– Chaetodon daedalma
– 2x Centropyge interruptus
– Odontanthias fuscipinnis
– 2x Genicanthus caudovittatus
and probably some more species which I may have forgotten. As interesting as they were though, the main aim would definitely have been to see his second tank, the one that houses the incredible angelfish trifecta of perfection.
The first of the angelfish holy trinity belongs to the genus Centropyge, and is represented here by the incredibly elusive C. debelius. Dr. Chung’s debelius angelfish has been covered numerous times before, but seeing in person was a whole different experience. A little background information regarding this species first for the uninformed. C. debelius is a dwarf angel species whose primary range sits in the deep waters of Mauritius and the Réunion Islands.
Their scarcity is attributed to their deepwater nature (shallowest 150ft) and their low population density. While most Centropyge species can be found in relative abundance in the right depth and habitat, C. debelius is most often seen singly and with relatively scattered sightings. This may suggest that the main population exists either in a currently unknown location, or much deeper where it is more inaccessible. Only a few get collected now and then by the same diver, and the total number entering the trade is always too low to meet demands. Naturally, C. debelius skyrocketed to the top of the rare fish list.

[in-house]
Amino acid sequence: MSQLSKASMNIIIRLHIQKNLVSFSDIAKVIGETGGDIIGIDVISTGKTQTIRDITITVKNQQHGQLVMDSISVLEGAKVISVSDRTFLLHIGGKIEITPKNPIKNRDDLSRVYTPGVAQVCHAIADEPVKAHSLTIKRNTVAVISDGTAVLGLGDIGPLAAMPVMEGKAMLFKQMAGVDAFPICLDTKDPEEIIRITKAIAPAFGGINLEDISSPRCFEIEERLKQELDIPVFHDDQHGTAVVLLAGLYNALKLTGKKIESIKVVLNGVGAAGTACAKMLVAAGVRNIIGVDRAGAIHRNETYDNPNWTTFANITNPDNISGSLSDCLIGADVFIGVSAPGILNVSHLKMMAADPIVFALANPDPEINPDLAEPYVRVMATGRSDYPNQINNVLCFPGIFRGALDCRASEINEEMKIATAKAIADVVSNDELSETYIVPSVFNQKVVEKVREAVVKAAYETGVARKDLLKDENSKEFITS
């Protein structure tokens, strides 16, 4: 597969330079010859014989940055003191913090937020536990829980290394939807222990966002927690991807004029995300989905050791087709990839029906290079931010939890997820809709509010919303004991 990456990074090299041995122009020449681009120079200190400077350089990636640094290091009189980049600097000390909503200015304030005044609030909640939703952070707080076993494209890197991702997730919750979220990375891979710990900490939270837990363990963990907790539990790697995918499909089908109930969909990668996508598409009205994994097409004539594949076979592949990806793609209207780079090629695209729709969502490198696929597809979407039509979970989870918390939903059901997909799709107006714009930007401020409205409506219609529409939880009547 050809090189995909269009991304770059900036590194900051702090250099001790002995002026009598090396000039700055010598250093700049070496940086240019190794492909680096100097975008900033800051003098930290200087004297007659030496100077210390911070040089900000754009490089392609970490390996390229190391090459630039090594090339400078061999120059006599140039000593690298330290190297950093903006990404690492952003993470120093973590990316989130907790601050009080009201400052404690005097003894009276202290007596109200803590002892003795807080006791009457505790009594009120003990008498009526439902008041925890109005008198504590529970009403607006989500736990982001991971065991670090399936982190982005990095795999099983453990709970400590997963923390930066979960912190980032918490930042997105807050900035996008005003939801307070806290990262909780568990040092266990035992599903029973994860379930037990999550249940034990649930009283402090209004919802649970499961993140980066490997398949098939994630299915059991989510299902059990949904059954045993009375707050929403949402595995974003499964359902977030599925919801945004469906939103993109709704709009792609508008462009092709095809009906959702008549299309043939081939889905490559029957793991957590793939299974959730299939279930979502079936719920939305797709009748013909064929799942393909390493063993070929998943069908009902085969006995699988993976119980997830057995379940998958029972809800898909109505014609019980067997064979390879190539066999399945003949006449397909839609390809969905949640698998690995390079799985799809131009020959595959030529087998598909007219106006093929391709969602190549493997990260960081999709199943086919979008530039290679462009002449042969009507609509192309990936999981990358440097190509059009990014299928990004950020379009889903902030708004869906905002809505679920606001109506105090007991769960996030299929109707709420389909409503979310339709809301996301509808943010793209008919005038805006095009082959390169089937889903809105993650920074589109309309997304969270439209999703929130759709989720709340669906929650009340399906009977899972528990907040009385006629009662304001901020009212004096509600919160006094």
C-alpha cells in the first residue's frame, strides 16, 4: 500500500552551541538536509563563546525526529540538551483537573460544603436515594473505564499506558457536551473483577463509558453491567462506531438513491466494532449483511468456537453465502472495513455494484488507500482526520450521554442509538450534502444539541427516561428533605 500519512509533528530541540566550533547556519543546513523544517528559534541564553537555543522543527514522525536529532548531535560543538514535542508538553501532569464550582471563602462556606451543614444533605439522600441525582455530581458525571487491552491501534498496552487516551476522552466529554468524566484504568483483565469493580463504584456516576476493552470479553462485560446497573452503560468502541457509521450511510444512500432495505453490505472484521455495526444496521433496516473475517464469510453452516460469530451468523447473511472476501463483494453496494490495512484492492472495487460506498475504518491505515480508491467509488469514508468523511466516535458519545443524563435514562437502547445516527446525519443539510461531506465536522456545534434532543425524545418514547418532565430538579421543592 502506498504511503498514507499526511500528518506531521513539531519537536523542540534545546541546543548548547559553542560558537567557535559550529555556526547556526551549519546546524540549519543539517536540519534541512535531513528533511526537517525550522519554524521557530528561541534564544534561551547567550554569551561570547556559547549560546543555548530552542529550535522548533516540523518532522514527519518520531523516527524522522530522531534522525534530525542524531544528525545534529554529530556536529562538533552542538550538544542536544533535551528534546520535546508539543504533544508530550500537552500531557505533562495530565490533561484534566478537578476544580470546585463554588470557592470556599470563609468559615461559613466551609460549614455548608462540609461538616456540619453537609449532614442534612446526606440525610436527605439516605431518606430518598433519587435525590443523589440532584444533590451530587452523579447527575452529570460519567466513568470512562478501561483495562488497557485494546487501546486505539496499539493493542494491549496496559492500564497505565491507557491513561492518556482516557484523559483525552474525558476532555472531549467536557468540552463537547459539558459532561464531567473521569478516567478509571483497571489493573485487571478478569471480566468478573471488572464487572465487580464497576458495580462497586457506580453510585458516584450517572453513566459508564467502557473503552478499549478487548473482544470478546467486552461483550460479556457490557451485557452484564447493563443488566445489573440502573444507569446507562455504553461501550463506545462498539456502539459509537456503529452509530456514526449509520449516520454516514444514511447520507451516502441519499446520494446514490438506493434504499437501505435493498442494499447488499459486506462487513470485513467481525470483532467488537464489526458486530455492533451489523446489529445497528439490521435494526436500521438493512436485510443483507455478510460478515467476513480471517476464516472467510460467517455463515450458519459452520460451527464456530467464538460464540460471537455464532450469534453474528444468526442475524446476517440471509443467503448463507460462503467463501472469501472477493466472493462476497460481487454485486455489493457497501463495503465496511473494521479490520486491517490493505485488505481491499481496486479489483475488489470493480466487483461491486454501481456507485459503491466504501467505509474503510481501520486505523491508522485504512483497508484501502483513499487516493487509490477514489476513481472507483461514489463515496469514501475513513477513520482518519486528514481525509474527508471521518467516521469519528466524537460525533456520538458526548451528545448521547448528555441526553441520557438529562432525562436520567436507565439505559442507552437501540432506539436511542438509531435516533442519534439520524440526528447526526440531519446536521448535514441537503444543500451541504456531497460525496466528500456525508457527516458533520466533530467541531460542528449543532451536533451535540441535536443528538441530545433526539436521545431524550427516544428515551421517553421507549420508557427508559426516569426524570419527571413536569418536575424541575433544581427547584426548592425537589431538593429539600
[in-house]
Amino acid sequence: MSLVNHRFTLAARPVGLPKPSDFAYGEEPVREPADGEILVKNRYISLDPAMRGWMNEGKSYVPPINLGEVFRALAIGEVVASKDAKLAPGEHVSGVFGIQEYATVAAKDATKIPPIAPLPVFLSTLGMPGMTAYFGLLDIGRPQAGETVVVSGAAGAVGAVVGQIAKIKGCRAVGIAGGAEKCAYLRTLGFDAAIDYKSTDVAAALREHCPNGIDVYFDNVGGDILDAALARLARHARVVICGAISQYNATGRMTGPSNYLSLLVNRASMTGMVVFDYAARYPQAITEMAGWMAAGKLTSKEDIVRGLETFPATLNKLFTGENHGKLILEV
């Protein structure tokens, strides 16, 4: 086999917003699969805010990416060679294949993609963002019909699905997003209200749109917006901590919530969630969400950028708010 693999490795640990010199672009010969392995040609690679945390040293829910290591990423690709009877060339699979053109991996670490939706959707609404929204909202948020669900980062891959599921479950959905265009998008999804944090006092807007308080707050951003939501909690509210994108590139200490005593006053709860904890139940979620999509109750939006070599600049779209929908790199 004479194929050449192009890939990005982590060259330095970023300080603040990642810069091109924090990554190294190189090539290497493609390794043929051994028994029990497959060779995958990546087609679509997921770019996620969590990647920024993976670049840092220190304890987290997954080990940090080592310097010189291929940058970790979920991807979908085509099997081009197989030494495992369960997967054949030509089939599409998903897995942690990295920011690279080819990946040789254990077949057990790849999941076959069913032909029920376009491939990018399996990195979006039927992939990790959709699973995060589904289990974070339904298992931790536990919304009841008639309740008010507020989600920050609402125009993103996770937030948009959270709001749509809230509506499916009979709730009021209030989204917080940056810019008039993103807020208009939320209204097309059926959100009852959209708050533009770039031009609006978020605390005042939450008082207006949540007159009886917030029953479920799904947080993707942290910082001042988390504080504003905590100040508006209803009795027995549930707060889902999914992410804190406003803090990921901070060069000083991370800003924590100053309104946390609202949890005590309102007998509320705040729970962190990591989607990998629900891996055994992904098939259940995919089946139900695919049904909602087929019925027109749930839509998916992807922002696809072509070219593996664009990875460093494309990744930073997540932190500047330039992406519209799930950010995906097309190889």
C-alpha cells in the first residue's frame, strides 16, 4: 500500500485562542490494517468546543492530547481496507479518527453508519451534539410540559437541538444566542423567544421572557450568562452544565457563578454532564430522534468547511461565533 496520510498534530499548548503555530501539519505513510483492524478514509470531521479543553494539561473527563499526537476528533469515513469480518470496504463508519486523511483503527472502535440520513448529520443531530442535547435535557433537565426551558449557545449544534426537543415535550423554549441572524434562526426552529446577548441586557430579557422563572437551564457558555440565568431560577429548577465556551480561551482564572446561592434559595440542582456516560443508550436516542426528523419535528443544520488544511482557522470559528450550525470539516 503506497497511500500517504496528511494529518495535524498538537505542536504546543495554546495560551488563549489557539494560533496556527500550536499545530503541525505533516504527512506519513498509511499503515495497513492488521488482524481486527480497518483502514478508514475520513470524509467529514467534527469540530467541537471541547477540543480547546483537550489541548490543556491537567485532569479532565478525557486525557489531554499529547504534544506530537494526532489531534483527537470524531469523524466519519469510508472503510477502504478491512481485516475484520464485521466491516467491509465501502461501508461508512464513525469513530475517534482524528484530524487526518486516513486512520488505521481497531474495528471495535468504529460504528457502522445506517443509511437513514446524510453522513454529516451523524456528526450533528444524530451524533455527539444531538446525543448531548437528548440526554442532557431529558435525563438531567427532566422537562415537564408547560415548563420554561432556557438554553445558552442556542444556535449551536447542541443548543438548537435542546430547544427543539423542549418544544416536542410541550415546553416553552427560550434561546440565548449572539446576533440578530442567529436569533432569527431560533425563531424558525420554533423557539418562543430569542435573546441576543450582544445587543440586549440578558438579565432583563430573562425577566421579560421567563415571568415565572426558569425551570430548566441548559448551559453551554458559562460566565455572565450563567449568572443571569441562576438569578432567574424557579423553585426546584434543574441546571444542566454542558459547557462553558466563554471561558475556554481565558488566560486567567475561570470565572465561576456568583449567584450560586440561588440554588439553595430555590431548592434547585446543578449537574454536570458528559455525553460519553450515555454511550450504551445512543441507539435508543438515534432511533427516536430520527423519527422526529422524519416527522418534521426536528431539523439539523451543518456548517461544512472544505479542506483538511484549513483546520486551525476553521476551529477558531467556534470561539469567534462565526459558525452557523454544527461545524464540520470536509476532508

Dr. Chung’s specimen isn’t a new bird per se, but in the world of debelius angelfish it is one of the newer kids on the block. It is a mammoth of a Centropyge with a voracious appetite that shows in its double chin and full figure. Rest assured that it is in the pink of health, although a regular cardiac stress test wouldn’t be a bad idea. We’re joking.. of course. As beautiful as it seems, C. debelius is rather dark in person. The navy blue and purple is more accentuated under specific lighting and flash photography.
The award winning state fair ribbon winning pony equivalent of a fish has definitely got to be his iconic Genicanthus personatus. Back in 2009, Dr. Chung procured a pair from B-Box Aquarium in Japan. At that time, the pair was a sensation that took the reefing industry by storm. G. personatus is a deepwater species found in a couple hundred feet in Hawaii, where collection is difficult. They can be found in shallower scuba depths in Midway Atoll, but because collection is prohibited there, only deep living specimens from the Hawaiian mainland can be collected and this puts them at helm of the pricey angelfish list.